Nonpoint source (NPS) pollution refers to both water and air pollution from diffuse sources. Nonpoint source water pollution affects a water body from sources such as polluted runoff from agricultural areas draining into a river, or wind-borne debris blowing out to sea. Nonpoint source air pollution affects air quality from sources such as smokestacks or car tailpipes. Although these pollutants have originated from a point source, the long-range transport ability and multiple sources of the pollutant make it a nonpoint source of pollution. Nonpoint source pollution can be contrasted with point source pollution, where discharges occur to a body of water or into the atmosphere at a single location.
NPS may derive from many different sources with no specific solution to rectify the problem, making it difficult to regulate. It is the leading cause of water pollution in the United States today, with polluted runoff from agriculture the primary cause.]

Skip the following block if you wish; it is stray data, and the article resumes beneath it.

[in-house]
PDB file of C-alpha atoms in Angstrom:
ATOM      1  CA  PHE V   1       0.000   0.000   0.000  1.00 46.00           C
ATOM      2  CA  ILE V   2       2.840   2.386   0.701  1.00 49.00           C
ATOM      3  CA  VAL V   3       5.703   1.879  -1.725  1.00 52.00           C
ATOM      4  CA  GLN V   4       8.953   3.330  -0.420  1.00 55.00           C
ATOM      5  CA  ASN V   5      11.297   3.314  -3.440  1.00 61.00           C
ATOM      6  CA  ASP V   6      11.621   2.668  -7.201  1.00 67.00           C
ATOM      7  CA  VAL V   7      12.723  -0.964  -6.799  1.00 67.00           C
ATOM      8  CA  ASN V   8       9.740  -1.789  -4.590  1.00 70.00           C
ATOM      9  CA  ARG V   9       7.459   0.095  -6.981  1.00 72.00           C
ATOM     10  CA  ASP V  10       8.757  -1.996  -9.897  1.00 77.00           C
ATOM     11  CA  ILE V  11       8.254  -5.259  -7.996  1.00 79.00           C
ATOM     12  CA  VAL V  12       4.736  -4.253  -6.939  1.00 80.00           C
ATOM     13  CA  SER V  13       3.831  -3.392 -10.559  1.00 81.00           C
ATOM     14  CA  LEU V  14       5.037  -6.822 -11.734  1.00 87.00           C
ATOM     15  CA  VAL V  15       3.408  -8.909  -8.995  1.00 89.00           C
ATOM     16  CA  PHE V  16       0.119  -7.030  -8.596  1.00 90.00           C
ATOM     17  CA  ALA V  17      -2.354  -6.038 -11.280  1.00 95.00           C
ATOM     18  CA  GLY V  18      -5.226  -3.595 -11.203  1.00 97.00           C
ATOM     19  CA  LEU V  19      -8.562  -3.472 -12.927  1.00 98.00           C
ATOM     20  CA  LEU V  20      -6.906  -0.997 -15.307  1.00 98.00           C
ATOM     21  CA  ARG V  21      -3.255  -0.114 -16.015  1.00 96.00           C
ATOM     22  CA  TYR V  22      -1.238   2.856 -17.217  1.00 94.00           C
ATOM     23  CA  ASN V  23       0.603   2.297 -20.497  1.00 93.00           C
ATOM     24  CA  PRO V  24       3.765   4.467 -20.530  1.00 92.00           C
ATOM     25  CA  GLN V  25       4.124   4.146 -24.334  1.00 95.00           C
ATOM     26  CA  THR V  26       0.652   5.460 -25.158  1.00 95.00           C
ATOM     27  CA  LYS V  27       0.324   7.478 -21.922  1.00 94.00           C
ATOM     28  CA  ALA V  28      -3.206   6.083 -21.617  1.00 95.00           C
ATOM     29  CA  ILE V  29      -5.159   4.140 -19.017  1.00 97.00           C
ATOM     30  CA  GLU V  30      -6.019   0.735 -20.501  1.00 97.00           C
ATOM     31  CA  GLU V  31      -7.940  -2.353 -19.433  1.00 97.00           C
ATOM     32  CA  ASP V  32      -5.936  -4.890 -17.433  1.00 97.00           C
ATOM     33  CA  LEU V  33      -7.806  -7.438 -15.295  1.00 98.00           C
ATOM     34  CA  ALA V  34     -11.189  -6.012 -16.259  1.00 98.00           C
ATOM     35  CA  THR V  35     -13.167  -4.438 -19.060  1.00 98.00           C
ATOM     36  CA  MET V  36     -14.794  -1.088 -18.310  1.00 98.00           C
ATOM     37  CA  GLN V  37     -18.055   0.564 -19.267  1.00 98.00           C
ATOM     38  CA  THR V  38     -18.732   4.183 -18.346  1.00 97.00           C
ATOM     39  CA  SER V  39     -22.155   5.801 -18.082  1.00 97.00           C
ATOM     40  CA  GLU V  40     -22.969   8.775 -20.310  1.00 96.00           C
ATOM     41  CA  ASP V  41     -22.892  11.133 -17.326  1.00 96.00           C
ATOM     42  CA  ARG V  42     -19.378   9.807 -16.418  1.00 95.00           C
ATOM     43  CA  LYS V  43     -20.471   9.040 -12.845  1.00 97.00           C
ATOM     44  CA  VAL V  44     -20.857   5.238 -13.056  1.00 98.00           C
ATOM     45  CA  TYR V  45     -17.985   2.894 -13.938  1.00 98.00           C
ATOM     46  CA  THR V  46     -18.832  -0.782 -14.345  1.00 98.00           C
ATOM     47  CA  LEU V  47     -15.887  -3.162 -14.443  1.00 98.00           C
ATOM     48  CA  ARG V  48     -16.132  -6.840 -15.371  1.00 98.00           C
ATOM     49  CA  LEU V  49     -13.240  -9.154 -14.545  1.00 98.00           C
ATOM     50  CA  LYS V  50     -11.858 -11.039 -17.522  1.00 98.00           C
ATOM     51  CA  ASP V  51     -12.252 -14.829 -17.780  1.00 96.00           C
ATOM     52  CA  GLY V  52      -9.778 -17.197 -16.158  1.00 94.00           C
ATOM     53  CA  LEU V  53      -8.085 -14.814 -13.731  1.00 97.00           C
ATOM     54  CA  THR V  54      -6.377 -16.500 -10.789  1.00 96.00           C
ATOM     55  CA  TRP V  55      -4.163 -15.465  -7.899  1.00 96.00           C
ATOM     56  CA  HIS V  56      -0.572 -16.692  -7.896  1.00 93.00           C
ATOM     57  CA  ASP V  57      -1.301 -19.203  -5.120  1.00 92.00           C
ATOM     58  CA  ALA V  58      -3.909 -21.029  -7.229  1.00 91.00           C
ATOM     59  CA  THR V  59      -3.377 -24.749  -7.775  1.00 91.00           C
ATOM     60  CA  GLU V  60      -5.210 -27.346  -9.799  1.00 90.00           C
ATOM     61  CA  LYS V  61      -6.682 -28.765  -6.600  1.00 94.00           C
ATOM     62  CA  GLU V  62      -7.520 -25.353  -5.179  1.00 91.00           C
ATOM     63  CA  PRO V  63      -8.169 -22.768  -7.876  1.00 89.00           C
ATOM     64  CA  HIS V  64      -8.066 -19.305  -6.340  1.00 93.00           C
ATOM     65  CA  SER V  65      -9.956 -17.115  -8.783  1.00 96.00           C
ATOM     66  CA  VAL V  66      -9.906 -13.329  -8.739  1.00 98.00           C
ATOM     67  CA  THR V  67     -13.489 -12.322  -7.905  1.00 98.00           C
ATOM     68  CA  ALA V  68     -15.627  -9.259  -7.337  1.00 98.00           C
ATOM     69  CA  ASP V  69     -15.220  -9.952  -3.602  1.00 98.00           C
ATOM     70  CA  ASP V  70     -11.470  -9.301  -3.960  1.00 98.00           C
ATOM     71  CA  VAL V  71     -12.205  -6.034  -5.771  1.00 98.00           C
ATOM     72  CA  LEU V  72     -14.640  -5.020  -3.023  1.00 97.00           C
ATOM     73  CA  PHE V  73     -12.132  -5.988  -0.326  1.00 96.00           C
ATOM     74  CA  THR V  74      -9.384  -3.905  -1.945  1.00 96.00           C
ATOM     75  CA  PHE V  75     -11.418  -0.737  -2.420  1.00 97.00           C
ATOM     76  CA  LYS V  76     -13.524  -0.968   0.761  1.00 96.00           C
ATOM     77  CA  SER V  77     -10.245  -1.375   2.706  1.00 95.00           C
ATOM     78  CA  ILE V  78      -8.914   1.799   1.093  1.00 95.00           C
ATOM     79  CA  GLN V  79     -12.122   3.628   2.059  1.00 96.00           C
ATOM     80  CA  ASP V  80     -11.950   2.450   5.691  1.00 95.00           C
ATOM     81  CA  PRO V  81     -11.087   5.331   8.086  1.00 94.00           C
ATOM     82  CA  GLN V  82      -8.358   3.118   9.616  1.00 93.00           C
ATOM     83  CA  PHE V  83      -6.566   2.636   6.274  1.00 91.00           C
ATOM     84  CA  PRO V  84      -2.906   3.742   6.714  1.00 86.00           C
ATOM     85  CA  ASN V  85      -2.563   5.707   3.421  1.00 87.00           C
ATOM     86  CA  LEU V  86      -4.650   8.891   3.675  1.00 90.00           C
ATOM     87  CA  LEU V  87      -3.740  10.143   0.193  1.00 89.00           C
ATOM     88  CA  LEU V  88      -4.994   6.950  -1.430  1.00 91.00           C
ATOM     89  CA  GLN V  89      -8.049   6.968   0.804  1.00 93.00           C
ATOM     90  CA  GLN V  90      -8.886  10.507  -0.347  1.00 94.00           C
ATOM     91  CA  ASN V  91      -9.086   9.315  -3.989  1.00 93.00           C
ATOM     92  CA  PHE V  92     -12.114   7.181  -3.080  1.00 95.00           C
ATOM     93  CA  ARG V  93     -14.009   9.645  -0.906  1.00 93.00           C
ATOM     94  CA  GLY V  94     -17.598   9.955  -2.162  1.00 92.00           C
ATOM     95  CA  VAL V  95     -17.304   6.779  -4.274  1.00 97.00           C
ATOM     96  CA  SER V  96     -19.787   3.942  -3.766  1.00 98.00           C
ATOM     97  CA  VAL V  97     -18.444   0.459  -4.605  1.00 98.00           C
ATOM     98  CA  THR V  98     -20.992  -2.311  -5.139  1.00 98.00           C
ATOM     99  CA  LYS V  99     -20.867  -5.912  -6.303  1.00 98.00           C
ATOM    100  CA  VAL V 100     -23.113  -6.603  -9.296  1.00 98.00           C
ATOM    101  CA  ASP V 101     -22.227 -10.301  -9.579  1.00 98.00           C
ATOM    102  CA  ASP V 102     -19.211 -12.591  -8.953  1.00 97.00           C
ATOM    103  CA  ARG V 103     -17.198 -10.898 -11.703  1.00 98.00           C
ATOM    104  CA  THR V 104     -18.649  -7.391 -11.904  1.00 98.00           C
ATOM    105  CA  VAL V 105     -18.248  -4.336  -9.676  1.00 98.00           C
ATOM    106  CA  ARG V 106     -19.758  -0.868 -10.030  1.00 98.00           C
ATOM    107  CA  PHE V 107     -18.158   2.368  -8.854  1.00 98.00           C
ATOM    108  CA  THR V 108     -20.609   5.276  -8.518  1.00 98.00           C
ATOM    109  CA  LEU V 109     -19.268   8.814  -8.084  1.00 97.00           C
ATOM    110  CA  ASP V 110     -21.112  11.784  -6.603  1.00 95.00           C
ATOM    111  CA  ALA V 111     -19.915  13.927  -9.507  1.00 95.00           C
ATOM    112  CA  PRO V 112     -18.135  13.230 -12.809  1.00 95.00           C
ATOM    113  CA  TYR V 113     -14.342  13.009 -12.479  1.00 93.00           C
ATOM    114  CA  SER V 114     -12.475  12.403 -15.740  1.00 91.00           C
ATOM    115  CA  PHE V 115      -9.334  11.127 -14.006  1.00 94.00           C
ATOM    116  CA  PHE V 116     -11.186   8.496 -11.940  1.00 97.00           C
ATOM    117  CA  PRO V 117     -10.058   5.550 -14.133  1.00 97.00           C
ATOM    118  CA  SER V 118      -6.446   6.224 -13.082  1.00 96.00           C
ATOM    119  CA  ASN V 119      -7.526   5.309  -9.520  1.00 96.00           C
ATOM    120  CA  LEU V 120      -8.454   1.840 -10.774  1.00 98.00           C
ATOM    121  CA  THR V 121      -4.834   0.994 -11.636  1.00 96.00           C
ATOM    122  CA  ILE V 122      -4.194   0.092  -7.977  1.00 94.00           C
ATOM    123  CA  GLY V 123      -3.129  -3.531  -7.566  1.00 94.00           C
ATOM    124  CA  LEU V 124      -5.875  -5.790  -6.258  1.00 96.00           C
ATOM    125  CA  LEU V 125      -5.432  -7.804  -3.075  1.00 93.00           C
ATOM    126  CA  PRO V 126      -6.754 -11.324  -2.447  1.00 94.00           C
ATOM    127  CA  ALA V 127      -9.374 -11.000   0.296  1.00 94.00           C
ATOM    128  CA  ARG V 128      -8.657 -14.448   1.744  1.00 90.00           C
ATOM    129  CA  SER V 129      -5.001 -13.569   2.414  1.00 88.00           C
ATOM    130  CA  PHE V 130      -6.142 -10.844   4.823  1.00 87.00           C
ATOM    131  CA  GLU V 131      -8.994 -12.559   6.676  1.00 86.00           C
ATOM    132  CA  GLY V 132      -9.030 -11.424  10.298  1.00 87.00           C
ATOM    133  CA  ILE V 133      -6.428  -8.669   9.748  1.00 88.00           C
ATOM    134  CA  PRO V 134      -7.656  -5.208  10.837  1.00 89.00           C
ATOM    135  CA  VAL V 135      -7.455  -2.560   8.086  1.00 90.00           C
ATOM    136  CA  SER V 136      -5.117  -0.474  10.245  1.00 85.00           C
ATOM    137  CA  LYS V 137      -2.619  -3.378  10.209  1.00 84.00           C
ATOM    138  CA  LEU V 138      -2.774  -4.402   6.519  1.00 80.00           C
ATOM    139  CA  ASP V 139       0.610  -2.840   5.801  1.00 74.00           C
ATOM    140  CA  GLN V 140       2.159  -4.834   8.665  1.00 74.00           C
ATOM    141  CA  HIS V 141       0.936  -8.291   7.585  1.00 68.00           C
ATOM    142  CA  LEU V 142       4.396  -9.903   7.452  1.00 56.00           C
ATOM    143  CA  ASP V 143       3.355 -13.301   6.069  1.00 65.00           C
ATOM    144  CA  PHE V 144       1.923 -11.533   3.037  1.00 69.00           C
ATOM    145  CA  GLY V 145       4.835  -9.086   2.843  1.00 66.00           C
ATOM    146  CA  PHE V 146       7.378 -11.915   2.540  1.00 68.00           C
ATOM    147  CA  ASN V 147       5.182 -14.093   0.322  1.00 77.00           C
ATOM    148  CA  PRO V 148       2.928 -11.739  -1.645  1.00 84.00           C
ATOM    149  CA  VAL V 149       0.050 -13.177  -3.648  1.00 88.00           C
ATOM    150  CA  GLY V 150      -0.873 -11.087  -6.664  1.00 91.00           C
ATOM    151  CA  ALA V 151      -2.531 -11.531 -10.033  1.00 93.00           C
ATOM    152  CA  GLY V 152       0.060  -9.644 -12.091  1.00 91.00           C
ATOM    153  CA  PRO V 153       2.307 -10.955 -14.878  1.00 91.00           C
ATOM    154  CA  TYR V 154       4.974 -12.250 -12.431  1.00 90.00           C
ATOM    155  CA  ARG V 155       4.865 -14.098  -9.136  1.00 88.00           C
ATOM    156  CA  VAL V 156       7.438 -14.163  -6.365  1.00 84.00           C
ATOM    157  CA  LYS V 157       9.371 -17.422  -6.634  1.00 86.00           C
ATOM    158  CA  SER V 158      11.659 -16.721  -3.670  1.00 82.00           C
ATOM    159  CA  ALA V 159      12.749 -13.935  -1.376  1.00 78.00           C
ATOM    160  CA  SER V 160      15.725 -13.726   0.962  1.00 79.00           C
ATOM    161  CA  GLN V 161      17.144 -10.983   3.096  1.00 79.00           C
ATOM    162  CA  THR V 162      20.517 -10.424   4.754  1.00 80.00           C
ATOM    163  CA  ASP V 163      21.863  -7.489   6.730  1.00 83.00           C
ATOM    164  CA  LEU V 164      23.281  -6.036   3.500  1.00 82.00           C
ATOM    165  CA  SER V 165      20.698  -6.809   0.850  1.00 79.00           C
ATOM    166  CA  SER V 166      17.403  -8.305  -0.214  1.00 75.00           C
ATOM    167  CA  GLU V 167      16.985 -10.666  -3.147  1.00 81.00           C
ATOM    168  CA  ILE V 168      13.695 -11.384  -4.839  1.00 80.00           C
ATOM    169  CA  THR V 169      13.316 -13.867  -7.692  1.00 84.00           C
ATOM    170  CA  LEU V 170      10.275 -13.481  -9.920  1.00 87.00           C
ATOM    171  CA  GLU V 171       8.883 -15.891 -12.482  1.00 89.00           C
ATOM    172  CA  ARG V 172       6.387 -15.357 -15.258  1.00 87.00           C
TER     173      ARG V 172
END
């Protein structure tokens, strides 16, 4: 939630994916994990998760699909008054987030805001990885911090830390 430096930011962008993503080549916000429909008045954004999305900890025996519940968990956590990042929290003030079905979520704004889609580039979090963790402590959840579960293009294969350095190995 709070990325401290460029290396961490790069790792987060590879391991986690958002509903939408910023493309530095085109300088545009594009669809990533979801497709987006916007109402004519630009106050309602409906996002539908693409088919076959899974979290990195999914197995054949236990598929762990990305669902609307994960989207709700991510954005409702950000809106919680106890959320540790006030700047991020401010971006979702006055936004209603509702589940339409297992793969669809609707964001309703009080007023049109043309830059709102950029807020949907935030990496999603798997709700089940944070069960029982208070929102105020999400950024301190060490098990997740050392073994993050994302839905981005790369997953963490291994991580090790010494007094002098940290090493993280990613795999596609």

Contaminated stormwater washed off parking lots, roads and highways, and lawns (often containing fertilizers andpesticides) is called urban runoff. This runoff is often classified as a type of NPS pollution. Some people may also consider it a point source because many times it is channeled into municipal storm drain systems and discharged through pipes to nearby surface waters. However, not all urban runoff flows through storm drain systems before entering waterbodies. Some may flow directly into waterbodies, especially in developing and suburban areas. Also, unlike other types of point sources, such as industrial discharge, wastewater plants and other operations, pollution in urban runoff cannot be attributed to one activity or even group of activities. Therefore, because it is not caused by an easily identified and regulated activity, urban runoff pollution sources are also often treated as true nonpoint sources as municipalities work to abate them.